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Publication numberUS4081118 A
Publication typeGrant
Application numberUS 05/679,655
Publication dateMar 28, 1978
Filing dateApr 23, 1976
Priority dateApr 23, 1975
Publication number05679655, 679655, US 4081118 A, US 4081118A, US-A-4081118, US4081118 A, US4081118A
InventorsRobert Alan Mason
Original AssigneeRobert Alan Mason
Export CitationBiBTeX, EndNote, RefMan
External Links: USPTO, USPTO Assignment, Espacenet
Carrier for use in supporting a canoe or other elongate article on a vehicle roof
US 4081118 A
A carrier for use in supporting, for example, a canoe on a vehicle roof has a base which is adapted for clamping the carrier onto a roof rack which is to be mounted on the vehicle, and a pair of laterally spaced limbs which extend upwardly from the base and define a cradle for supporting the canoe. The limbs are preferably laterally adjustable for altering the width of the cradle. Usually a pair of the carriers will be mounted on the roof rack for supporting the canoe at spaced positions along its length.
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I claim:
1. A carrier for use in supporting a canoe or other elongate article on a vehicle roof, comprising a base constructed and arranged for mounting the carrier on a vehicle roof rack, and a pair of elongated limbs which extend upwardly divergently from said base in laterally spaced relationship and in combination define a cradle for supporting the canoe or other article, said base comprising two similar base members each of which has one of said limbs integral therewith and is of rectangular, substantially plate-like, form with said one limb projecting obliquely from a side edge thereof and having a channel portion extending transversely relative to the longitudinal axis of said limb, said base members being disposed face-to-face with their channel portions oppositely disposed to define together an elongated clamping socket in said base which is able to receive a structural member of a vehicle roof rack, and said base members being relatively adjustable lengthwise of said clamping socket to vary the lateral spacing of said limbs and thereby the width of said cradle, and clamping means on said base members which releasably secure said base members together.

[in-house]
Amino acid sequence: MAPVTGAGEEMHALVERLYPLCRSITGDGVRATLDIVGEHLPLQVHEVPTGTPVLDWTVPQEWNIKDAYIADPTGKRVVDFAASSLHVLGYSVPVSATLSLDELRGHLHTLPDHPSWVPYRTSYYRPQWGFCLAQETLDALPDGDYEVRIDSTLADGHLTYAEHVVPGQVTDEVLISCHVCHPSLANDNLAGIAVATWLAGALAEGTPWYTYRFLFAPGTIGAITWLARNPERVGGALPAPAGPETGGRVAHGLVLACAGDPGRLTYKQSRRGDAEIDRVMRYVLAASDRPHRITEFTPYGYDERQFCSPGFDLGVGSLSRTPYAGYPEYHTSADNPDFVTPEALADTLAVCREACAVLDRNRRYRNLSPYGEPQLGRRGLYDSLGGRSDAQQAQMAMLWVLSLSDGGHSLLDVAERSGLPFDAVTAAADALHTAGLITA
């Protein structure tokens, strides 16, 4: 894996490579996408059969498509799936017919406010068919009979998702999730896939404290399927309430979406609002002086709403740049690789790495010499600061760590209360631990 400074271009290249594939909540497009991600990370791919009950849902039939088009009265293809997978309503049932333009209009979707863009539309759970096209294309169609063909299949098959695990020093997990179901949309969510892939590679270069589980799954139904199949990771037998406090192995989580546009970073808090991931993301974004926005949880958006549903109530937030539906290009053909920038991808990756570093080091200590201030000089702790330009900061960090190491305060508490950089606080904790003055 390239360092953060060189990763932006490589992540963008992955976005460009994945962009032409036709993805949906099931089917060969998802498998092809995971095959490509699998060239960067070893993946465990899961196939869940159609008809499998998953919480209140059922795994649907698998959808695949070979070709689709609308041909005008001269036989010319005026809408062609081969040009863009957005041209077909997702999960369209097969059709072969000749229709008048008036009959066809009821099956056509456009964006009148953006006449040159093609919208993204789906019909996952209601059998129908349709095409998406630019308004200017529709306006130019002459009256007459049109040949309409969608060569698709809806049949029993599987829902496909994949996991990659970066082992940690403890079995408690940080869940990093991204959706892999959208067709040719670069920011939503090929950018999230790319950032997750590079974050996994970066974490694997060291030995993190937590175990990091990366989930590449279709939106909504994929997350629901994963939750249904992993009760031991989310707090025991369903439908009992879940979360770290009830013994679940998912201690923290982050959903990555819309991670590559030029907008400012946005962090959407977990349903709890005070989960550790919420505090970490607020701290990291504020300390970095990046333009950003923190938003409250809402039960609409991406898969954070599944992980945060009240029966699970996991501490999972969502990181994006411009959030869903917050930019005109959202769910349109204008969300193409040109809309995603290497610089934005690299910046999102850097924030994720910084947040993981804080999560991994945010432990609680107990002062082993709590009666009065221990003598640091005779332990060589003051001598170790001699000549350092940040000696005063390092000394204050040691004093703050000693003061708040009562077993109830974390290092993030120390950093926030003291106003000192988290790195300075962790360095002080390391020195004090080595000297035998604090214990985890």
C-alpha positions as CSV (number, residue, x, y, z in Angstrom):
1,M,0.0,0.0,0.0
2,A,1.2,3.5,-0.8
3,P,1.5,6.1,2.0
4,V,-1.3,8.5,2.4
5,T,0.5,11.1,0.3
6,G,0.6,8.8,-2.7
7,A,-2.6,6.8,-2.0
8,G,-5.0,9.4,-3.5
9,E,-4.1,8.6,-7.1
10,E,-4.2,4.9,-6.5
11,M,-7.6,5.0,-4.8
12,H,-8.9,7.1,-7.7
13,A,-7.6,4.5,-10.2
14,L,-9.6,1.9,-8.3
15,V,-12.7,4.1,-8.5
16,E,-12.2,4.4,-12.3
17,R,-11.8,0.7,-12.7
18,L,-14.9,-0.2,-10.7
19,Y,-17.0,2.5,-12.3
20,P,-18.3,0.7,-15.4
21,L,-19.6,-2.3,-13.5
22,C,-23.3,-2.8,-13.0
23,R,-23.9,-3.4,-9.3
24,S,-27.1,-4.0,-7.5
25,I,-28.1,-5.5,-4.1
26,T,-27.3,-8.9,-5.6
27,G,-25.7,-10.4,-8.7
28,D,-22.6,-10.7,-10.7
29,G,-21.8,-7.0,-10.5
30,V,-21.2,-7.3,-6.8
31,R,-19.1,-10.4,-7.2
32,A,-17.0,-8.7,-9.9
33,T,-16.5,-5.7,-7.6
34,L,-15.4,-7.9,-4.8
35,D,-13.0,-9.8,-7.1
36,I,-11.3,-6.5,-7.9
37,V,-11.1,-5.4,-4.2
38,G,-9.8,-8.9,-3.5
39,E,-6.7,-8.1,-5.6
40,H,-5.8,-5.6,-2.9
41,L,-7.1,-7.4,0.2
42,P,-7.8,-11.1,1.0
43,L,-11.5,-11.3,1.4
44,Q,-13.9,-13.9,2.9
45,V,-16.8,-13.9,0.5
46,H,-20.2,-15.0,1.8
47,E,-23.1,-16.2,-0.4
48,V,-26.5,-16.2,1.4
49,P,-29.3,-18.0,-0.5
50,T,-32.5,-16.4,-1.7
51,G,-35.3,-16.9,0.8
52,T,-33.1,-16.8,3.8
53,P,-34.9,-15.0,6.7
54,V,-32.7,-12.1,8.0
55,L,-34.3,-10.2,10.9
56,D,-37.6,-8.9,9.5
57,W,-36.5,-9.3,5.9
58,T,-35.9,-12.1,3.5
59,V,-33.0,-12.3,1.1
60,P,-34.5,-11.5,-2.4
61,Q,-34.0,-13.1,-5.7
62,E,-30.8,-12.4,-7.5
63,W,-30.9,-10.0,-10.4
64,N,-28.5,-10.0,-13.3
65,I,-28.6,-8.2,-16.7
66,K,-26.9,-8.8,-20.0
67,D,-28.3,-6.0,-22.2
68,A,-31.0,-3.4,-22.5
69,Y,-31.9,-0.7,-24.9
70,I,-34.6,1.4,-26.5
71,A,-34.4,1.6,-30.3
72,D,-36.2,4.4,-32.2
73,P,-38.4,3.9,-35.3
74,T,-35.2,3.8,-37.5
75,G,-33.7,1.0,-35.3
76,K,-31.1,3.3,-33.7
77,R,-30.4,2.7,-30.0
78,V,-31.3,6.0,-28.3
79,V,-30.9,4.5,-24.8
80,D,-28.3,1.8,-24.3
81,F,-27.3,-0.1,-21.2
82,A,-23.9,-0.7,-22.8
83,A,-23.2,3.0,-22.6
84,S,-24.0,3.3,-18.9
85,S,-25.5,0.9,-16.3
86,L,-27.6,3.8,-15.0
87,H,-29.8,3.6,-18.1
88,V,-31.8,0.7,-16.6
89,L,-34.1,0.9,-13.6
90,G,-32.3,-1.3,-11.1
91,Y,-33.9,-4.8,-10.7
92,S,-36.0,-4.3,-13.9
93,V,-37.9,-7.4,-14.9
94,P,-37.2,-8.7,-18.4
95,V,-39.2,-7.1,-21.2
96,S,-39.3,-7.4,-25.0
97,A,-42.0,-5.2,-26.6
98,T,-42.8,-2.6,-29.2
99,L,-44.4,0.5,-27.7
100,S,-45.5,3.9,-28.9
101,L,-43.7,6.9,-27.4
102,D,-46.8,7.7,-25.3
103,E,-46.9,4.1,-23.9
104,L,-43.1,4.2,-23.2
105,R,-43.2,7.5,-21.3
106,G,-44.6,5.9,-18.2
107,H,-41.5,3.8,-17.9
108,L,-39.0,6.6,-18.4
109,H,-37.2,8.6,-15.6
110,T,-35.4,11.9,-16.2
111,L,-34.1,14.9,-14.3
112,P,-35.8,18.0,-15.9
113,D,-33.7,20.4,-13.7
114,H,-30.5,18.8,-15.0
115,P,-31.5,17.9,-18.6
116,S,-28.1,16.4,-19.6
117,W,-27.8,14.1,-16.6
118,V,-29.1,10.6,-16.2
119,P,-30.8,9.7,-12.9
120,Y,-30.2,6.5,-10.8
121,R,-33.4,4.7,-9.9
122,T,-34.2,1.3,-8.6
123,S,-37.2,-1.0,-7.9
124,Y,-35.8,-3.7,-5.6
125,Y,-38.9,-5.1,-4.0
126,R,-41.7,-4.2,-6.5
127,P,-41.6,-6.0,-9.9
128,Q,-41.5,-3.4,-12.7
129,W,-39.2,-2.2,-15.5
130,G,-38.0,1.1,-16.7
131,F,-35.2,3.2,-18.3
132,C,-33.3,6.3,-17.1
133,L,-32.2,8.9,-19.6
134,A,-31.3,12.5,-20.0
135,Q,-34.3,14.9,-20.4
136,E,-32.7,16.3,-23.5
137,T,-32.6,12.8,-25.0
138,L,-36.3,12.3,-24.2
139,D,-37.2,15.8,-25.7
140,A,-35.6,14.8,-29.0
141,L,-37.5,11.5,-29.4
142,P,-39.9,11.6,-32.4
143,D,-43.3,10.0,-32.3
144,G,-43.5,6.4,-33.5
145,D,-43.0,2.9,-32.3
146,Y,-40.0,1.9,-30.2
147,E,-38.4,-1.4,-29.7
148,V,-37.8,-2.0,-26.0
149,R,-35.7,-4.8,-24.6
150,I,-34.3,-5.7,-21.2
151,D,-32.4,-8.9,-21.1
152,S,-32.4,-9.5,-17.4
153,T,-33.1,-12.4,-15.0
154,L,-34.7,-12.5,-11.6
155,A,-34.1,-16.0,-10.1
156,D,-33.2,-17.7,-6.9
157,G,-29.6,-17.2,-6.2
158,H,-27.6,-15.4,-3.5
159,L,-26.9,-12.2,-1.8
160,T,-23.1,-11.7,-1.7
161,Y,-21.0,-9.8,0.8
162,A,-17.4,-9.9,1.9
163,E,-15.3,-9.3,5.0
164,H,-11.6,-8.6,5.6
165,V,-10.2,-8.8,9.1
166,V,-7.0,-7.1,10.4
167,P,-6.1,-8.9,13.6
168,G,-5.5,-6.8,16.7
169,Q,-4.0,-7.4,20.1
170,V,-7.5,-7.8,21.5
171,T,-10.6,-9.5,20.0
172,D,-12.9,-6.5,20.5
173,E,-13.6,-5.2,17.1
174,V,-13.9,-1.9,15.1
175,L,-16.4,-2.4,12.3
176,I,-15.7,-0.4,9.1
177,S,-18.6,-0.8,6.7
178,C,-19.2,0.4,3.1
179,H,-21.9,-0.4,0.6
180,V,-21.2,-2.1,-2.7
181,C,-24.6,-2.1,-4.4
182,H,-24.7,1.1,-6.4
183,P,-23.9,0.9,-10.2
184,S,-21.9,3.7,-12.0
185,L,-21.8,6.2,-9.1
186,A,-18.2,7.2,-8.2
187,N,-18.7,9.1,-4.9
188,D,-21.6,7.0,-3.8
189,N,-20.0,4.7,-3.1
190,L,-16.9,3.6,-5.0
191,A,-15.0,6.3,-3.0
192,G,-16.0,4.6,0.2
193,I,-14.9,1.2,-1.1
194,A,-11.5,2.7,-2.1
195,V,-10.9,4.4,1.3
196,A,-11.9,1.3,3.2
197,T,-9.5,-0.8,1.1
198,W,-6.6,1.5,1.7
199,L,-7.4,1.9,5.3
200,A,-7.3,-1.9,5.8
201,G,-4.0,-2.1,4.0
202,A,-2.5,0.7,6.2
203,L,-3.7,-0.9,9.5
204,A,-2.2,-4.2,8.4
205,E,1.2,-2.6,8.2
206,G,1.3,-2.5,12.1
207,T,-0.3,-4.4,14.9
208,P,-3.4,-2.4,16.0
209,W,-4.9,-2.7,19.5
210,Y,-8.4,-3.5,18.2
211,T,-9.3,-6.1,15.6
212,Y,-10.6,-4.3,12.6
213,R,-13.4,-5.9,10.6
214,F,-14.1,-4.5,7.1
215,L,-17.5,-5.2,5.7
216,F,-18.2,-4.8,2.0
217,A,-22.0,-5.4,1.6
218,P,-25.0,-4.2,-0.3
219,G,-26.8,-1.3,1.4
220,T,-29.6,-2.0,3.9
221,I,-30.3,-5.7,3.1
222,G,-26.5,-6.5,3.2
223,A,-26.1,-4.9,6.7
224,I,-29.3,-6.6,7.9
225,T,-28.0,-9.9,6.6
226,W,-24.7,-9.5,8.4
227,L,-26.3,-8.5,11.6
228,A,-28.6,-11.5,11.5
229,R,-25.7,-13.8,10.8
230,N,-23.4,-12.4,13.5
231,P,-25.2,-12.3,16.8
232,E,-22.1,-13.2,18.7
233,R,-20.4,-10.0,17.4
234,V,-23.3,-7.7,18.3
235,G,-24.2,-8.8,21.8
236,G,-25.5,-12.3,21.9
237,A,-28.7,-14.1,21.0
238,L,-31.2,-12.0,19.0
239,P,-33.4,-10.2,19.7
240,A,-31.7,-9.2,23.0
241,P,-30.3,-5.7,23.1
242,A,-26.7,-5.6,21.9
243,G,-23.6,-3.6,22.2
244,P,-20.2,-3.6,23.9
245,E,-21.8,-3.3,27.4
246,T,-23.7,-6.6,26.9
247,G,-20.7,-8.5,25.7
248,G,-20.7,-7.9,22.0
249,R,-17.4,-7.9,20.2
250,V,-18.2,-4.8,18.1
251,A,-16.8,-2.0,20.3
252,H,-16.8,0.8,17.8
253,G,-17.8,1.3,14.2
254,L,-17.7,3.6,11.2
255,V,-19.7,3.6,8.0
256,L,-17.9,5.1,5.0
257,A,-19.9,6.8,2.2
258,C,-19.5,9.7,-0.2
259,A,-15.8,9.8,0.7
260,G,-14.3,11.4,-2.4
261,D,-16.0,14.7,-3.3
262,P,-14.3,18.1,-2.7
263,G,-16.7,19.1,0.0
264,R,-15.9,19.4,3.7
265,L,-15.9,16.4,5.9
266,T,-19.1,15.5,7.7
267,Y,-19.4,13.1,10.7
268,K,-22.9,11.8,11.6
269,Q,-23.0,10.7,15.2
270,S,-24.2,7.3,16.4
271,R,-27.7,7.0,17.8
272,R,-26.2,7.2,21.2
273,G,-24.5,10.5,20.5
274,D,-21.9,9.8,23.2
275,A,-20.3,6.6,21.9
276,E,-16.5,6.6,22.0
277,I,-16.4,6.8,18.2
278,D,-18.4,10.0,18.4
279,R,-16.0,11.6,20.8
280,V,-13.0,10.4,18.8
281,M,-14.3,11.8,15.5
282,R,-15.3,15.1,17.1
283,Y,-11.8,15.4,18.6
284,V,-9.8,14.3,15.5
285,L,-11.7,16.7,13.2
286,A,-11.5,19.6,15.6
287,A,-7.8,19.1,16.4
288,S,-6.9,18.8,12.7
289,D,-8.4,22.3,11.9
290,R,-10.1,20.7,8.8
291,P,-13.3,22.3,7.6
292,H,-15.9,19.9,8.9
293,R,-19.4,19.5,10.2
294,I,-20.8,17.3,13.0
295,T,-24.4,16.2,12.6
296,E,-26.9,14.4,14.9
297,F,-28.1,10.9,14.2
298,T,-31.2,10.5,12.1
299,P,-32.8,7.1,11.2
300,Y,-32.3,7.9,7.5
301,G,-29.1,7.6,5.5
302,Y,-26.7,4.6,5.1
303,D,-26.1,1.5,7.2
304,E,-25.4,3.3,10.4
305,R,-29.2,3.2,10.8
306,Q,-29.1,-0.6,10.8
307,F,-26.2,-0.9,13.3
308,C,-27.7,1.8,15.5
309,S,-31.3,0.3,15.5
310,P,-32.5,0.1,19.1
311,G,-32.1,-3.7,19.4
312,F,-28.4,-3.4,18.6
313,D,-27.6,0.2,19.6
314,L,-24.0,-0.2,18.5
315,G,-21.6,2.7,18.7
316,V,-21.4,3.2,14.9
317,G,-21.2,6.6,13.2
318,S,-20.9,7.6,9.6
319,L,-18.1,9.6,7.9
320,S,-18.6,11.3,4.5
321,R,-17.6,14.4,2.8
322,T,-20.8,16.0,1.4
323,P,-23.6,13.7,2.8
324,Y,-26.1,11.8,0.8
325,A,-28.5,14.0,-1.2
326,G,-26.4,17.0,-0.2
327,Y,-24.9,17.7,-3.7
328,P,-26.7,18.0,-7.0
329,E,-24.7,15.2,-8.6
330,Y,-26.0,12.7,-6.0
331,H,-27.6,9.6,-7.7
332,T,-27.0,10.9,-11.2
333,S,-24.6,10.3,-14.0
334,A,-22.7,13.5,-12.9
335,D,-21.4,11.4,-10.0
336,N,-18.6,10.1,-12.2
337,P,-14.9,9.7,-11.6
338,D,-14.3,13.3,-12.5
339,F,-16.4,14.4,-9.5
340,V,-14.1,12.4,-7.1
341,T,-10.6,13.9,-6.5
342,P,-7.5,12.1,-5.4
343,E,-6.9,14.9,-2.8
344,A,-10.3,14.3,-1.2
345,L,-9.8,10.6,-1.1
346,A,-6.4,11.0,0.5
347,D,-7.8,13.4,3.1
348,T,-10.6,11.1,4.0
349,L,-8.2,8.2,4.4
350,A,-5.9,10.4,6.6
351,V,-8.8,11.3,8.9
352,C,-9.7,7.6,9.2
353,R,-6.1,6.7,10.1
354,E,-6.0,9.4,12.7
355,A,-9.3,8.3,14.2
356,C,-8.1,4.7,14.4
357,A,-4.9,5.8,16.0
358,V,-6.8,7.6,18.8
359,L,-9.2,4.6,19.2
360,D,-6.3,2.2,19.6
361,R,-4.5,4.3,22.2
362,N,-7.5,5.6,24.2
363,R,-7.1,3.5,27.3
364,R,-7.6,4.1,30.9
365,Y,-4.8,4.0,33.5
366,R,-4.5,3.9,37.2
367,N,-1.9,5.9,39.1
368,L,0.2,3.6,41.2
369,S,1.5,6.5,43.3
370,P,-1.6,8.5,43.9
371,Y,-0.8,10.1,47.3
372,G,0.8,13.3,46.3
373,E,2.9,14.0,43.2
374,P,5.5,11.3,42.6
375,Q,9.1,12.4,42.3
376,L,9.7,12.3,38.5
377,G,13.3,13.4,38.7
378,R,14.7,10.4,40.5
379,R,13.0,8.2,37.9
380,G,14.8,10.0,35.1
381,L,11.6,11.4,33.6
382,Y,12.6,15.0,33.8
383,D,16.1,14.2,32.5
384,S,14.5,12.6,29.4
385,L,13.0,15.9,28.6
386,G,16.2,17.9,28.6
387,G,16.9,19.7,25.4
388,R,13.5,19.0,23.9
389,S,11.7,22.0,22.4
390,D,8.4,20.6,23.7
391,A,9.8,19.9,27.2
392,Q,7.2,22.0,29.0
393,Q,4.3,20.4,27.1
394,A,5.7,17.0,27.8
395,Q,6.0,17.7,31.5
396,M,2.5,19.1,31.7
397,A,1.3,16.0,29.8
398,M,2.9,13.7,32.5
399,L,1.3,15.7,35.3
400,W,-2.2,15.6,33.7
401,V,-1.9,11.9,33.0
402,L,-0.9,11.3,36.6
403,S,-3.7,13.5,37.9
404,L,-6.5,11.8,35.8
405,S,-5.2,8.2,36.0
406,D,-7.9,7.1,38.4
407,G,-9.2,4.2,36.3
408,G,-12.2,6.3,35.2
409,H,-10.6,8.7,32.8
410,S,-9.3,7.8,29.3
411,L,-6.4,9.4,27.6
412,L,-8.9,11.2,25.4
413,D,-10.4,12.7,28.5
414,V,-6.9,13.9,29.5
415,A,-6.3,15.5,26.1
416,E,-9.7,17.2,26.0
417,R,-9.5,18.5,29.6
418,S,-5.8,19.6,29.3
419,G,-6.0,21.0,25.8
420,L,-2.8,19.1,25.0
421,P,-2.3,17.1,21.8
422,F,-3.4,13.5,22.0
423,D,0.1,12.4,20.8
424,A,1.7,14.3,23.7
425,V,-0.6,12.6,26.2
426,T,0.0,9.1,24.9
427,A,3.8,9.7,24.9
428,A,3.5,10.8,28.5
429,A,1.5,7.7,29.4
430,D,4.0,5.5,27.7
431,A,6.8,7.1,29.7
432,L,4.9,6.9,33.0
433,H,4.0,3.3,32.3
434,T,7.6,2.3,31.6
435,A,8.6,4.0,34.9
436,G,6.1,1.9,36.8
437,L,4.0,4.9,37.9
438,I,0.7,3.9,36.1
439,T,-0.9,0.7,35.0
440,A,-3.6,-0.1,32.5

2. A carrier according to claim 1 wherein said base members have registering elongated slots extending parallel to and at opposite sides of said clamping socket, and said clamping means comprise bolts which extend through said slots and nuts fitted to said bolts.
3. A carrier according to claim 2 wherein said bolts have heads with peripheral flats, and said base members have projections near said slots with which said peripheral flats co-operate for restraining said bolts from turning when said nuts are turned.
4. A carrier according to claim 1 wherein said limbs are of angle-section, each said limb having a first flange of its angle-section presented towards the interior of said cradle and projecting substantially parallel to the direction in which the longitudinal axis of a canoe or other elongate article supported by the carrier when in use extends, and a second flange of its angle-section projecting outwards away from said cradle.
5. A carrier according to claim 1 wherein said limbs have anchorage apertures near their upper ends, and an elongated elasticated strainer extends between said limbs, has end hooks which releasably engage with said anchorage apertures, and is adapted to be passed over a canoe or other article which is supported in said cradle in use to secure the canoe or other article in said cradle.
6. A carrier according to claim 1 wherein each said base member, including said one limb integral with it, is a cast metal component coated with plastics material.

This invention relates to a carrier for use in supporting a canoe or other elongate article on a vehicle roof.

The present invention consists in a carrier for use in supporting a canoe or other elongate article on a vehicle roof, comprising a base including clamping means adapted for releasably mounting the carrier on a vehicle roof rack, and a pair of limbs which extend upwardly from the base in laterally spaced relationship and define a cradle for supporting a canoe or other article.